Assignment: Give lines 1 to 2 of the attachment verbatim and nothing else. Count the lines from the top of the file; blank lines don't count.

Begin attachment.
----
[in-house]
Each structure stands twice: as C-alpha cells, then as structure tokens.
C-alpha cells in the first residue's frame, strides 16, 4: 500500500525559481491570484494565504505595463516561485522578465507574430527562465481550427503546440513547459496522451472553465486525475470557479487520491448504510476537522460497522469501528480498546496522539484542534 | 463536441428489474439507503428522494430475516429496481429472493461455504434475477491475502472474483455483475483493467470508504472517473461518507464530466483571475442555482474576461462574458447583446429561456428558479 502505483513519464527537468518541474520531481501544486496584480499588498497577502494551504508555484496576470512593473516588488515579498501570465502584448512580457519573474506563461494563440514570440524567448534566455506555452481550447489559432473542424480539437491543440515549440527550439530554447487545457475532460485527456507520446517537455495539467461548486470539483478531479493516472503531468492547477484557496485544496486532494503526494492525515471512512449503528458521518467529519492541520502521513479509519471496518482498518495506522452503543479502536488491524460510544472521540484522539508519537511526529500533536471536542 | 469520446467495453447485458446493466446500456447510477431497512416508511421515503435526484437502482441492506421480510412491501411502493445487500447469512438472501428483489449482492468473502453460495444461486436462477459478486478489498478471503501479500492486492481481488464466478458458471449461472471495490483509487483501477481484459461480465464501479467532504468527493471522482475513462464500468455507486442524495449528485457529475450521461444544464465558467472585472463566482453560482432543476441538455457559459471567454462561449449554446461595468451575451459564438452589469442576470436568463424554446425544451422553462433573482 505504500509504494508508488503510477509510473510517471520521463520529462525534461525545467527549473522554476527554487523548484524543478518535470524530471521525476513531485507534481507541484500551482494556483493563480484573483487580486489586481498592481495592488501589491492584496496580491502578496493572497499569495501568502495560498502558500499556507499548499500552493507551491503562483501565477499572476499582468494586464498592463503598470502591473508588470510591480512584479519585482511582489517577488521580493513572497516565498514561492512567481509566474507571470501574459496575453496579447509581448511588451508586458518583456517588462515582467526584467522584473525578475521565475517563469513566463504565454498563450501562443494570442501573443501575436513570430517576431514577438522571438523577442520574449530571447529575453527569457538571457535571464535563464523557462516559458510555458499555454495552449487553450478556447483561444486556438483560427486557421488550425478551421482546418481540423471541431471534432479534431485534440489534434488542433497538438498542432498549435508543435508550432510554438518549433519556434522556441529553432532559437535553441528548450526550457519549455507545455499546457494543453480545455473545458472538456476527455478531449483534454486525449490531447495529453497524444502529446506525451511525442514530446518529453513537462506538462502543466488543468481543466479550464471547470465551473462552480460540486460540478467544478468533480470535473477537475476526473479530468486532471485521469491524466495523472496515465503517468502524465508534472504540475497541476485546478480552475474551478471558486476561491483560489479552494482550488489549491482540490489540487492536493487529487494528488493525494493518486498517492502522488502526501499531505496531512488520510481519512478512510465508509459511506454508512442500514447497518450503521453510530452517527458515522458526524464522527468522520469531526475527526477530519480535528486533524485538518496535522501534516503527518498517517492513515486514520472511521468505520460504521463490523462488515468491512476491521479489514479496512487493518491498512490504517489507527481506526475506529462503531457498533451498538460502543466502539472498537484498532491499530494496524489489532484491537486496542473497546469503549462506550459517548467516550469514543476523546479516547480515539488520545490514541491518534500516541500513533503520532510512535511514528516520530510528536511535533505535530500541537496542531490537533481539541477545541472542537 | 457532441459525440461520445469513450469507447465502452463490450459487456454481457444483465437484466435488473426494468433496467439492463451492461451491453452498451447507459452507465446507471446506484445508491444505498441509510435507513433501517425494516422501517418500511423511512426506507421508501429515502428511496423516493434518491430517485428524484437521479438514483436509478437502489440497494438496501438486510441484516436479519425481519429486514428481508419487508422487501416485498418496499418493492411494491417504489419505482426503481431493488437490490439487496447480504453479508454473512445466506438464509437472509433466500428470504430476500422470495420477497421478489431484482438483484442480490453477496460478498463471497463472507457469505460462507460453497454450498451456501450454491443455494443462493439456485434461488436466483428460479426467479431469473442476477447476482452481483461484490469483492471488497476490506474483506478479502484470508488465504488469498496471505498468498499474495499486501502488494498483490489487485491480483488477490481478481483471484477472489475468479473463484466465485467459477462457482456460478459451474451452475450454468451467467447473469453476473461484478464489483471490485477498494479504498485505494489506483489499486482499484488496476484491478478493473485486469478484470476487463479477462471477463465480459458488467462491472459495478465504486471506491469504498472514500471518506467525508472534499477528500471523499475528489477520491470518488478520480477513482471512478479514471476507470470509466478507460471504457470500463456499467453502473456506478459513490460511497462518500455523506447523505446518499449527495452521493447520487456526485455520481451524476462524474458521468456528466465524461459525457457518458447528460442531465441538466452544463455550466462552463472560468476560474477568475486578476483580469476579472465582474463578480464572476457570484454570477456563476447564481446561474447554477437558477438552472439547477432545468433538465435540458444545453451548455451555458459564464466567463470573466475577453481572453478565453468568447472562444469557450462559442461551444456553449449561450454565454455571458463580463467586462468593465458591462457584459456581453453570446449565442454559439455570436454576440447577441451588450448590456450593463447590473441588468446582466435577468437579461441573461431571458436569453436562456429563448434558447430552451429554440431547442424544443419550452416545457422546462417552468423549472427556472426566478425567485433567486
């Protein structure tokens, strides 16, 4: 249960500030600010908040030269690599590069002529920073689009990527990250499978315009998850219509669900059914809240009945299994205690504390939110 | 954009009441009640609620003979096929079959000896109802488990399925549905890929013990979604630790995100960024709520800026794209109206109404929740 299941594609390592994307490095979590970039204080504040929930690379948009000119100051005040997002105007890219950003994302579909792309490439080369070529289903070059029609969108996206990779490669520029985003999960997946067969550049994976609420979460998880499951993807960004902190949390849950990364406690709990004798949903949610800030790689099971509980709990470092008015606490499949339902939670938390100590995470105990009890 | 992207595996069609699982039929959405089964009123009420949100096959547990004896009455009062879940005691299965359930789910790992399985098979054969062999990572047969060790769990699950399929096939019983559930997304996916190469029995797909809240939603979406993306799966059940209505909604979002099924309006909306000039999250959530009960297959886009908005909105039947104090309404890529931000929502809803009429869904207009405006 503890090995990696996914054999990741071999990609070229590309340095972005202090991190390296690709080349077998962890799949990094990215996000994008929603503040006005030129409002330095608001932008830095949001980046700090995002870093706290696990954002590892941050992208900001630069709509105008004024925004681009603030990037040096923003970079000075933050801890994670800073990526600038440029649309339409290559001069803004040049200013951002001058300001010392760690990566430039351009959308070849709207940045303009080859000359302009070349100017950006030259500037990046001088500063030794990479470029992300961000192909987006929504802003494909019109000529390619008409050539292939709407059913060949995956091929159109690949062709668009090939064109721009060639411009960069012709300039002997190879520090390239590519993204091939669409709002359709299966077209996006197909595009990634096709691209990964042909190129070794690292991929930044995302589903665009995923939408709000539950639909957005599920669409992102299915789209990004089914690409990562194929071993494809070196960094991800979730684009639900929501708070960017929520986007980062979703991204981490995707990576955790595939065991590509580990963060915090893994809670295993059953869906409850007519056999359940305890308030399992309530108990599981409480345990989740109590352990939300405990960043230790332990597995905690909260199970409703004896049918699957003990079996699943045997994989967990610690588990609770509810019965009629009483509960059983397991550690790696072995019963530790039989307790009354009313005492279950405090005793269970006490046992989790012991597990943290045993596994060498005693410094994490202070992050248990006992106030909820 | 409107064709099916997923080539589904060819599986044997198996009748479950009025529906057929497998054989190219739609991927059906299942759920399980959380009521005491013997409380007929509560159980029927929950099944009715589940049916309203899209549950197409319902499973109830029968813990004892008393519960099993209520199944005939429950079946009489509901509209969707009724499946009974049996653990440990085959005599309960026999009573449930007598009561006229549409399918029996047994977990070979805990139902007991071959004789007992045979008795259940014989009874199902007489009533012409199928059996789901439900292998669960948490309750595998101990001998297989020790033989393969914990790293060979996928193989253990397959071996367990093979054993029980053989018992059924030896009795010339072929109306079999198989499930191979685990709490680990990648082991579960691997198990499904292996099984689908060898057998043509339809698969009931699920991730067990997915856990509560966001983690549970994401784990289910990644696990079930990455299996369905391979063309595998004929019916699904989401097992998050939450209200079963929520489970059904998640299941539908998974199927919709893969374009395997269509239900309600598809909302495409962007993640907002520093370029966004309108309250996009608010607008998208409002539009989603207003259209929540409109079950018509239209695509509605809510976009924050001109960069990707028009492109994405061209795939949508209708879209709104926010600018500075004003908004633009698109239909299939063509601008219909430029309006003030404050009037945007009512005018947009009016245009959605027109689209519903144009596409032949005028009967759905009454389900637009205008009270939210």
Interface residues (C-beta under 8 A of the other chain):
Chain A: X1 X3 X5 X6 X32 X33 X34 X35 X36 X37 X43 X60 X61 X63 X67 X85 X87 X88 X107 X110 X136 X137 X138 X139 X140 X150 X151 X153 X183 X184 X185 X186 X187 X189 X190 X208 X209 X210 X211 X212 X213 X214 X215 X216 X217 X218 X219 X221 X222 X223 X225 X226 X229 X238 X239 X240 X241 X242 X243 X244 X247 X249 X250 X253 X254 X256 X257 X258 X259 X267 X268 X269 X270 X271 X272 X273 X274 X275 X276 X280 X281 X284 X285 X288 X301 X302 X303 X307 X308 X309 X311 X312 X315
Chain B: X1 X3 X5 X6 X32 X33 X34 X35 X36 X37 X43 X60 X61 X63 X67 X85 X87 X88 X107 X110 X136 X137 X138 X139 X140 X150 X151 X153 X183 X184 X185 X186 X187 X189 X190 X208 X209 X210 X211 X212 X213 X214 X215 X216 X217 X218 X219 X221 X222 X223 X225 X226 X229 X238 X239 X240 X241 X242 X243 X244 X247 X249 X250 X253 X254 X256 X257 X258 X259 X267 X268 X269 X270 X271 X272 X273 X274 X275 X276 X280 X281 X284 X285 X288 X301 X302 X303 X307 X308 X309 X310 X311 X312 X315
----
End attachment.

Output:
[in-house]
Each structure stands twice: as C-alpha cells, then as structure tokens.